# Log concavity of the maximum of dependent Gaussians

Let $$Z_1,\dots,Z_n$$ be dependent Gaussian random variables. Is it true that $$X=\max\{Z_1,\dots,Z_n\}$$ has a log-concave distribution function? This is true for the independent case, but is it true in general?

$$\newcommand{\R}{\mathbb{R}} \renewcommand{\P}{\operatorname{\mathsf P}} \newcommand{\ii}[1]{\operatorname{\mathsf I}\{#1\}}$$

This is false in general. E.g., let $$Z_1=U$$ and $$Z_2=|V|\,\text{sign}\,U$$, where $$U,V$$ are iid standard normal random variables. Let $$F$$ be the cdf of $$\max(Z_1,Z_2)$$ and $$L:=\ln F$$. Let also $$\Phi$$ denote the standard normal cdf. Then $$Z_1$$ and $$Z_2$$ are each Gaussian and for $$x\ge0$$ \begin{align*} F(x)&=\P(U-x)+\P(0 which yields $$L''(0+)=4/\pi>0$$, so that $$F$$ is not log concave.

However, if $$Z_1,\dots,Z_n$$ are jointly normal, then for $$x\in\R$$ $$$$F(x)=\int_{\R^n}f(z_1,\dots,z_n)\ii{z_1 where $$F$$ is the cdf of $$\max(Z_1,\dots,Z_n)$$, $$f$$ is the pdf of $$(Z_1,\dots,Z_n)$$, and $$\ii\cdot$$ denotes the indicator. So, by the Prékopa–Leindler theorem (see Section Applications in probability and statistics), $$F$$ is log concave -- since $$f$$ is log concave, $$\ii{z_i is log concave in $$(z_i,x)$$ for each $$i$$, and the product of log-concave functions is log concave.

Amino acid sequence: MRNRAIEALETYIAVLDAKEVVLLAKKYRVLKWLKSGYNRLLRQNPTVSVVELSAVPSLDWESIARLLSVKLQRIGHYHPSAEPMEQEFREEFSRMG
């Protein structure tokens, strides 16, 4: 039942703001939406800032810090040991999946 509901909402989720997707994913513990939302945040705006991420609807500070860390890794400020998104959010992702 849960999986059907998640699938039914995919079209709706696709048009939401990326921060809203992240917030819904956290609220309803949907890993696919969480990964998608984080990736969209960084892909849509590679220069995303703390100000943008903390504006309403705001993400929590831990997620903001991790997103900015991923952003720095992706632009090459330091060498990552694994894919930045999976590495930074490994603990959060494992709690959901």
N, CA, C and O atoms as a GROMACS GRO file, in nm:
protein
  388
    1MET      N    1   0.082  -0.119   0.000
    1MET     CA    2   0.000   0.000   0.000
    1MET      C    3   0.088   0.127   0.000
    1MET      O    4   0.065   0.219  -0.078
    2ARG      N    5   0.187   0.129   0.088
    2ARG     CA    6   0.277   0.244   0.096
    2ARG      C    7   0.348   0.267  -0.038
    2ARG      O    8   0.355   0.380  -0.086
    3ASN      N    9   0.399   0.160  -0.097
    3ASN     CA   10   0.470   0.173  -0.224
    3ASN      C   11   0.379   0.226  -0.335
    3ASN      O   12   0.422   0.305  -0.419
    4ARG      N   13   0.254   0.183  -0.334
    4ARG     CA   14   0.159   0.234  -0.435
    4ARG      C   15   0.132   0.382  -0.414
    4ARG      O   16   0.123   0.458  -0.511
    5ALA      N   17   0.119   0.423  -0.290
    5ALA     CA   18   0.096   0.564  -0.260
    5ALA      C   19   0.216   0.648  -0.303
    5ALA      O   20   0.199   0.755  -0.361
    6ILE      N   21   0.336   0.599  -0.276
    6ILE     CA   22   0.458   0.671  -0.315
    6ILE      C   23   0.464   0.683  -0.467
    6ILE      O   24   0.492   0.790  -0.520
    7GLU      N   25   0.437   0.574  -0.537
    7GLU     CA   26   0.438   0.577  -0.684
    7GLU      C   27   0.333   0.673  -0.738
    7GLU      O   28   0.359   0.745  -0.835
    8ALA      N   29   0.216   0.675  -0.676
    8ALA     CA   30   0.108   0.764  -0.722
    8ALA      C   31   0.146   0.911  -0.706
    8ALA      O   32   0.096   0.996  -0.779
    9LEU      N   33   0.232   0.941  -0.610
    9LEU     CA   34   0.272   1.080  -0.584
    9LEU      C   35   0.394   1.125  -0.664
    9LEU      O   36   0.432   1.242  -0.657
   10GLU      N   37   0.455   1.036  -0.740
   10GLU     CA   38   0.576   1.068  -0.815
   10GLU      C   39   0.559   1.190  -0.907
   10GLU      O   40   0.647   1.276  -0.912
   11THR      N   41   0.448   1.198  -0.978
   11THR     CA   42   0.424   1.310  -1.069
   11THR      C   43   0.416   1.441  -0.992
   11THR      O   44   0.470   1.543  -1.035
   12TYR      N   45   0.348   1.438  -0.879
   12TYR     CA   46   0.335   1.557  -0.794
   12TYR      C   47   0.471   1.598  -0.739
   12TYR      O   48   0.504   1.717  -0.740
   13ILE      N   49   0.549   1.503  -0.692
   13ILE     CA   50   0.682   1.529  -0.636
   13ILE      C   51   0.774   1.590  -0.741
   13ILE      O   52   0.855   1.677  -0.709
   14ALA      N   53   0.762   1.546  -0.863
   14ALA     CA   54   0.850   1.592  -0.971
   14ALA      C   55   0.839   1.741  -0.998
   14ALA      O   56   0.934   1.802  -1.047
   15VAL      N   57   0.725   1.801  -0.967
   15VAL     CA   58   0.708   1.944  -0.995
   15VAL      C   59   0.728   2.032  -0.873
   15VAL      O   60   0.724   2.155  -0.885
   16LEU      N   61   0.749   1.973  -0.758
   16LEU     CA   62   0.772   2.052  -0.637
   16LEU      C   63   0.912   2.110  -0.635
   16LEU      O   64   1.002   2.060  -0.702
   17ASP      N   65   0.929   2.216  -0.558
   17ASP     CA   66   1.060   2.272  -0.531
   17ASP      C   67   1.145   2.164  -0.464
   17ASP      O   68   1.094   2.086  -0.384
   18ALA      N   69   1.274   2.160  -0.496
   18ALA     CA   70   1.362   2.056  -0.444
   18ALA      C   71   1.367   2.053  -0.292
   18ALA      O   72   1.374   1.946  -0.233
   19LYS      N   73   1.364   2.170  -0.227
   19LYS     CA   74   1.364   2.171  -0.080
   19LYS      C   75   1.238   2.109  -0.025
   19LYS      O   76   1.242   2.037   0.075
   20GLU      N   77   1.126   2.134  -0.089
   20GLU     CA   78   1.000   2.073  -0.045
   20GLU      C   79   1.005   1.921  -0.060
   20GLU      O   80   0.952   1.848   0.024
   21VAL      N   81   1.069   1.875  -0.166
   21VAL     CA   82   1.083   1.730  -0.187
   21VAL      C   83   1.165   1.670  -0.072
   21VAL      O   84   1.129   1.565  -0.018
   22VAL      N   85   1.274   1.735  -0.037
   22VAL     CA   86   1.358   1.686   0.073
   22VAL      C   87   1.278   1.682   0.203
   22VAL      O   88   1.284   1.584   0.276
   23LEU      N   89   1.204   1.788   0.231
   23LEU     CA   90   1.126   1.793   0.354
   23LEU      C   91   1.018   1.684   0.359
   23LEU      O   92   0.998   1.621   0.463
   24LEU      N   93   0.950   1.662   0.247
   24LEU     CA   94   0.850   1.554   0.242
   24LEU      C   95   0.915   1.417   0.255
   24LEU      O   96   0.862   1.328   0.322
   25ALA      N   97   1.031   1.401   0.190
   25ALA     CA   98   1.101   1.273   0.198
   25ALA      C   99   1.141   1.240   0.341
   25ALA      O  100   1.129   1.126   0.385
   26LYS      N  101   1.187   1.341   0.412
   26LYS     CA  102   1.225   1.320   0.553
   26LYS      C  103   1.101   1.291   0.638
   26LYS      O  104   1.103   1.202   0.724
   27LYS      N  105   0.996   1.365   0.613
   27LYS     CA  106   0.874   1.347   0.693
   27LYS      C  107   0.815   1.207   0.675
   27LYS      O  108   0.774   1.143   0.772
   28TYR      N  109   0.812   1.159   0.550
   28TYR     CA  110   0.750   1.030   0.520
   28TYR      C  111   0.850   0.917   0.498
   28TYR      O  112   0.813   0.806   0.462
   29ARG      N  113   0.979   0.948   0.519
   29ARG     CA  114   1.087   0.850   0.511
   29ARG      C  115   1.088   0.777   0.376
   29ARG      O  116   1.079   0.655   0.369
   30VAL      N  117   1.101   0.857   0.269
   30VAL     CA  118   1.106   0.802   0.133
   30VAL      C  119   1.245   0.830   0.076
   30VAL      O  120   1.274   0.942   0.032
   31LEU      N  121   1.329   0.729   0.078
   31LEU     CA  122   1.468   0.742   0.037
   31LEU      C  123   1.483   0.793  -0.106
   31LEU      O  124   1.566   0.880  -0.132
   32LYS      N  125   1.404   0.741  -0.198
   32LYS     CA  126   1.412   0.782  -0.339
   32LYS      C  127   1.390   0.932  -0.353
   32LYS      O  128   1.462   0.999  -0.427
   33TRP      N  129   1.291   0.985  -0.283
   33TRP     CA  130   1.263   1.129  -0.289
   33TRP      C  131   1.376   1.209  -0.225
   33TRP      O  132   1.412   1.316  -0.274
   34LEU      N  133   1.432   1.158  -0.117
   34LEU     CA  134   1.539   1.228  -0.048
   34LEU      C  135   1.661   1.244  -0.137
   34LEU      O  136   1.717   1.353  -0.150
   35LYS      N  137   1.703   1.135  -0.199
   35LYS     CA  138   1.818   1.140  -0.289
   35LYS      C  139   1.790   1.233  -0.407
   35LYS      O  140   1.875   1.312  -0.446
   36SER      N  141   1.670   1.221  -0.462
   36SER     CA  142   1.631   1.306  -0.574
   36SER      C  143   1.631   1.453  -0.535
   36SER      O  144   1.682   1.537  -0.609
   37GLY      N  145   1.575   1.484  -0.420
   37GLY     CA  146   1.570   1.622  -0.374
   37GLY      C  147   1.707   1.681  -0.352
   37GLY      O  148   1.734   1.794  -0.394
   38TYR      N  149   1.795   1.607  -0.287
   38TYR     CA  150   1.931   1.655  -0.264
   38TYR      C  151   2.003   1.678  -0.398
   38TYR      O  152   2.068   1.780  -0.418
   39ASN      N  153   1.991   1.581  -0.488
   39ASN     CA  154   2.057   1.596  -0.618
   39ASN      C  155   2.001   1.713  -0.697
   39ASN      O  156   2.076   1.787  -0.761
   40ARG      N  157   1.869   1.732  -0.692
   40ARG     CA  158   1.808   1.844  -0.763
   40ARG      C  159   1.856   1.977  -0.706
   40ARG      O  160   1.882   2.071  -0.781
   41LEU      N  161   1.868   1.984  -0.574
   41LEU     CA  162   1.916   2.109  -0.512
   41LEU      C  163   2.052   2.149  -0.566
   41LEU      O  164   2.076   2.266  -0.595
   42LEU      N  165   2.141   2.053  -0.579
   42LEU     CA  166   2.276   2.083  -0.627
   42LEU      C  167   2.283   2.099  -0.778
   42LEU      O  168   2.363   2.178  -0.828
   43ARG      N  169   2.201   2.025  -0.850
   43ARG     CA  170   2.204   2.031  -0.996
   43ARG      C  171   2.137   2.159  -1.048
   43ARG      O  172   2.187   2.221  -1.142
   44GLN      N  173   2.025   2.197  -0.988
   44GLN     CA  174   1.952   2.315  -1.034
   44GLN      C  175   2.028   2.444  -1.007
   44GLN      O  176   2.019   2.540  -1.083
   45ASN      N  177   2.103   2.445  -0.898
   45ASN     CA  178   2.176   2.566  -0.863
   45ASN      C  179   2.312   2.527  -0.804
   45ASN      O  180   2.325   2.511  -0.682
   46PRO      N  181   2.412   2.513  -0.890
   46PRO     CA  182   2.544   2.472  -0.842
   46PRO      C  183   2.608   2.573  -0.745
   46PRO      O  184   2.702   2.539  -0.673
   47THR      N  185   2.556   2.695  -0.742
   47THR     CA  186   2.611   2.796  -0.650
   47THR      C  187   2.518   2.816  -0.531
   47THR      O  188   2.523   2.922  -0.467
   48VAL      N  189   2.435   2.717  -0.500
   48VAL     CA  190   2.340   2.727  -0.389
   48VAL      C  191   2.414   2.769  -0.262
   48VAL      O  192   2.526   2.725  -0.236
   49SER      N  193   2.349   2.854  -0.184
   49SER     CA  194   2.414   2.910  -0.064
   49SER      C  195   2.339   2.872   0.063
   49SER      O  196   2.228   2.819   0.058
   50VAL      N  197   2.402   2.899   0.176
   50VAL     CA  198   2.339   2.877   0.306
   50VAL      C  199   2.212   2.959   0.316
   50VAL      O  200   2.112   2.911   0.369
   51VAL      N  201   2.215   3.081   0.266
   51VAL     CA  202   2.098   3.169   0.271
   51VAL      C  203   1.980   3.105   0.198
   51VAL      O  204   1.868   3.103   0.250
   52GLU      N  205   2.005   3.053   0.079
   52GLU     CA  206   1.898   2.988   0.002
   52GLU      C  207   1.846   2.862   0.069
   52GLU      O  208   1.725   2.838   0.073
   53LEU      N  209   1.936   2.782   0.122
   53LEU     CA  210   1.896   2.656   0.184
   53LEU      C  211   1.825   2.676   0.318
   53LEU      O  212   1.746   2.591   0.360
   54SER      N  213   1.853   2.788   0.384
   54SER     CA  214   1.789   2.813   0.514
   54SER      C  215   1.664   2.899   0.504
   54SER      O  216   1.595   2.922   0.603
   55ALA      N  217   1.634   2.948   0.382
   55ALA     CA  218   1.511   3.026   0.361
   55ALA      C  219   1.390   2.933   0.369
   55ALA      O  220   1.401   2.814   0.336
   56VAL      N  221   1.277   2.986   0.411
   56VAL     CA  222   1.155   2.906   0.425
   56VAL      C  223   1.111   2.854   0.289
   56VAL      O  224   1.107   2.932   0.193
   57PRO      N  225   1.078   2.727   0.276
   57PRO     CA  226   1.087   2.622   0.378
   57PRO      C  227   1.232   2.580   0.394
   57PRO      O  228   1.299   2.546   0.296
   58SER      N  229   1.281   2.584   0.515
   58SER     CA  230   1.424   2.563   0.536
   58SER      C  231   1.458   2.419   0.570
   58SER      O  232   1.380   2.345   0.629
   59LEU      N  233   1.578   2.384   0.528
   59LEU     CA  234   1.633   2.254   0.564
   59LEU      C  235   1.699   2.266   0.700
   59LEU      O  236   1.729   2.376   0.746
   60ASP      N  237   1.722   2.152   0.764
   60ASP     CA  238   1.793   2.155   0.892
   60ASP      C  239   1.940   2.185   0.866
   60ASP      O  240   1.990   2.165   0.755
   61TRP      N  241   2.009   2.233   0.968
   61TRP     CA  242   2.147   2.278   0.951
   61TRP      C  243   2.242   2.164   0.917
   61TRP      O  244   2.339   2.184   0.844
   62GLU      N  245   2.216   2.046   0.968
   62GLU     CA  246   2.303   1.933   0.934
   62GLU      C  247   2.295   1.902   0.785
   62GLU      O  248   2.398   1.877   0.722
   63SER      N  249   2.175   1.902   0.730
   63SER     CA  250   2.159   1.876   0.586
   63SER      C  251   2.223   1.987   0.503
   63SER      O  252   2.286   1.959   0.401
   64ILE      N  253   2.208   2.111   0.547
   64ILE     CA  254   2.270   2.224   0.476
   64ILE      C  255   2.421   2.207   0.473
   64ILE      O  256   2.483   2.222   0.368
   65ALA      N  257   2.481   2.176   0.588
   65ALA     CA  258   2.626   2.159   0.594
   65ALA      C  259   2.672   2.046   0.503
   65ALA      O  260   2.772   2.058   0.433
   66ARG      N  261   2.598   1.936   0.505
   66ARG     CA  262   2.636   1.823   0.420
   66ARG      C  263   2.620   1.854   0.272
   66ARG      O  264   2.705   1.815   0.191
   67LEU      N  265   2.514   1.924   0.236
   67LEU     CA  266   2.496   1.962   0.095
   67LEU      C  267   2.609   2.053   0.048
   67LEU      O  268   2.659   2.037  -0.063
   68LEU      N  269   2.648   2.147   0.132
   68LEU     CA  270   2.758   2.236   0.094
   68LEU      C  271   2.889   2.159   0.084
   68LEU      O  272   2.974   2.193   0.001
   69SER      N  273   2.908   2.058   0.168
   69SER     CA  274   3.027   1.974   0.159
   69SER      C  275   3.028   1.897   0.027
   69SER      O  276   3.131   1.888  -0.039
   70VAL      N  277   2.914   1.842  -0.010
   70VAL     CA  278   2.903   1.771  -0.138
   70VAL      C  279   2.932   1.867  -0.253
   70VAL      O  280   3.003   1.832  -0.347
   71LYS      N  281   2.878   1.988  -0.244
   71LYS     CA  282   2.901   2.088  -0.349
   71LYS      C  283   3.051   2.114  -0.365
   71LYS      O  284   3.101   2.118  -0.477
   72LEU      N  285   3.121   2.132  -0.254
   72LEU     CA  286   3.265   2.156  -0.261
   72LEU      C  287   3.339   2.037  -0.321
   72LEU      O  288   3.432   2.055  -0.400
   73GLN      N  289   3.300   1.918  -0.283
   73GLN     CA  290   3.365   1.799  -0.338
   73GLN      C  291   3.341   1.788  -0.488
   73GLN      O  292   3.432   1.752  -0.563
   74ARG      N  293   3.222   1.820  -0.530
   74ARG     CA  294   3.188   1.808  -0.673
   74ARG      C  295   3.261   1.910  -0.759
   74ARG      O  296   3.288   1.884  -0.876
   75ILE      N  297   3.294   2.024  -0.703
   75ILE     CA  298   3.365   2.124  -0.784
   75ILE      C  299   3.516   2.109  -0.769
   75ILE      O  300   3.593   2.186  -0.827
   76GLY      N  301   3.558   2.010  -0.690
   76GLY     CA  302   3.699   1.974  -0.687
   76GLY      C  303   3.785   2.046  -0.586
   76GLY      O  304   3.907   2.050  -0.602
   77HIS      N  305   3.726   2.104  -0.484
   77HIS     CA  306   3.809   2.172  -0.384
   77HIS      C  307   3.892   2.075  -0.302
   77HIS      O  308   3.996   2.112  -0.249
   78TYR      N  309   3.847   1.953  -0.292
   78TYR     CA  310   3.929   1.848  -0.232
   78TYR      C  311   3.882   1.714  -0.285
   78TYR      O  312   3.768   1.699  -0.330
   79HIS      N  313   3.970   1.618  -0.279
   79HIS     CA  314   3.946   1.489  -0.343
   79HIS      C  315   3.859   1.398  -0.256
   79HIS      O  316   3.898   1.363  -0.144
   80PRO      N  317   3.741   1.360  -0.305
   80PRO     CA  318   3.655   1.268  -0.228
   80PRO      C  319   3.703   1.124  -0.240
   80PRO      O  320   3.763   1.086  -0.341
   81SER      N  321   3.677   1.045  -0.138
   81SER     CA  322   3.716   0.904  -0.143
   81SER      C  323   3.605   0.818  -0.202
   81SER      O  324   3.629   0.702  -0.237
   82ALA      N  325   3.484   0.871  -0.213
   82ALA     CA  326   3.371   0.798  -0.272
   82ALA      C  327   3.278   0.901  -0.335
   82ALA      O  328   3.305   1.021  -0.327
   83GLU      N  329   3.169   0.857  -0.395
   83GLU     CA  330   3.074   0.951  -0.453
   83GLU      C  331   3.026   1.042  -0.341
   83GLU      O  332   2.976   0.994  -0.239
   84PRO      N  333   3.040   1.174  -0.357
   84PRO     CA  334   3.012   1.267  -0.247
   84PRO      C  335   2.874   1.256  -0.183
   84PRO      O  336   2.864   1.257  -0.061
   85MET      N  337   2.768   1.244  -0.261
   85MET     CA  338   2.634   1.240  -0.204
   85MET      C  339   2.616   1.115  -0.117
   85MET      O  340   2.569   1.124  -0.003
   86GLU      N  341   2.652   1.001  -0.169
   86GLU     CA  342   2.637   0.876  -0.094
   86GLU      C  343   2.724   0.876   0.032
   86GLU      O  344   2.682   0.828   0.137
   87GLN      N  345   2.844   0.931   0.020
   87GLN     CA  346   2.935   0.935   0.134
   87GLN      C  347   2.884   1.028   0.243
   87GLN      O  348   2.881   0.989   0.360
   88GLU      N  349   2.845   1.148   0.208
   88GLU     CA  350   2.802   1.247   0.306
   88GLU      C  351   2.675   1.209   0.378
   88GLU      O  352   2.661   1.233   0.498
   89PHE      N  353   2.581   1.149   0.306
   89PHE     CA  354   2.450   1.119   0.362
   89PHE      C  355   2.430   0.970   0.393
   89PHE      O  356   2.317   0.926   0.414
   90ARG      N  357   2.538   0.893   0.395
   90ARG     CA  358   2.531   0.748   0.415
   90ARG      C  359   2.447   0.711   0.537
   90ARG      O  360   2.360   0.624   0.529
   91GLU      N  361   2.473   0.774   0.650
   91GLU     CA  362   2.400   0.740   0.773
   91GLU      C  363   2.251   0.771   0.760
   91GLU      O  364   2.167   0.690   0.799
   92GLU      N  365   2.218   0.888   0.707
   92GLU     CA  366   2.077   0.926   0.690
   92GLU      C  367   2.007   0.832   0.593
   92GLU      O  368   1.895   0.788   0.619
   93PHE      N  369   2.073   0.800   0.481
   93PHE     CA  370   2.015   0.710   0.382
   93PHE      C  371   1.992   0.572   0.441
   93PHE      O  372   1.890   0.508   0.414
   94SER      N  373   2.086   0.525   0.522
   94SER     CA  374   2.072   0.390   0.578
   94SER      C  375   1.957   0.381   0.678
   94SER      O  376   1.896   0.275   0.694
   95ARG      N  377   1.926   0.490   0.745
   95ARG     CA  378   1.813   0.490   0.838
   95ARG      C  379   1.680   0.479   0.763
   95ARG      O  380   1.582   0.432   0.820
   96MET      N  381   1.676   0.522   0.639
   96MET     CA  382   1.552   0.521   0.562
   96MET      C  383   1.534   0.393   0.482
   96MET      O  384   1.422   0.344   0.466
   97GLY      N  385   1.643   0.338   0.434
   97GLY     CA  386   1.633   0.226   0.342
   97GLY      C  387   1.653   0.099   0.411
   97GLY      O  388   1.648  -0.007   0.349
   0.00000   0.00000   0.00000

• +1. Can I bring your attention to this seemingly simple inequality math.stackexchange.com/q/843276/64809?
– Hans
Oct 2, 2018 at 6:55
• @Hans : I have added my answer to that question (and a comment to another answer there). Oct 2, 2018 at 21:28
• Thank you, Iosif. I knew you would not disappoint. :-P
– Hans
Oct 3, 2018 at 8:31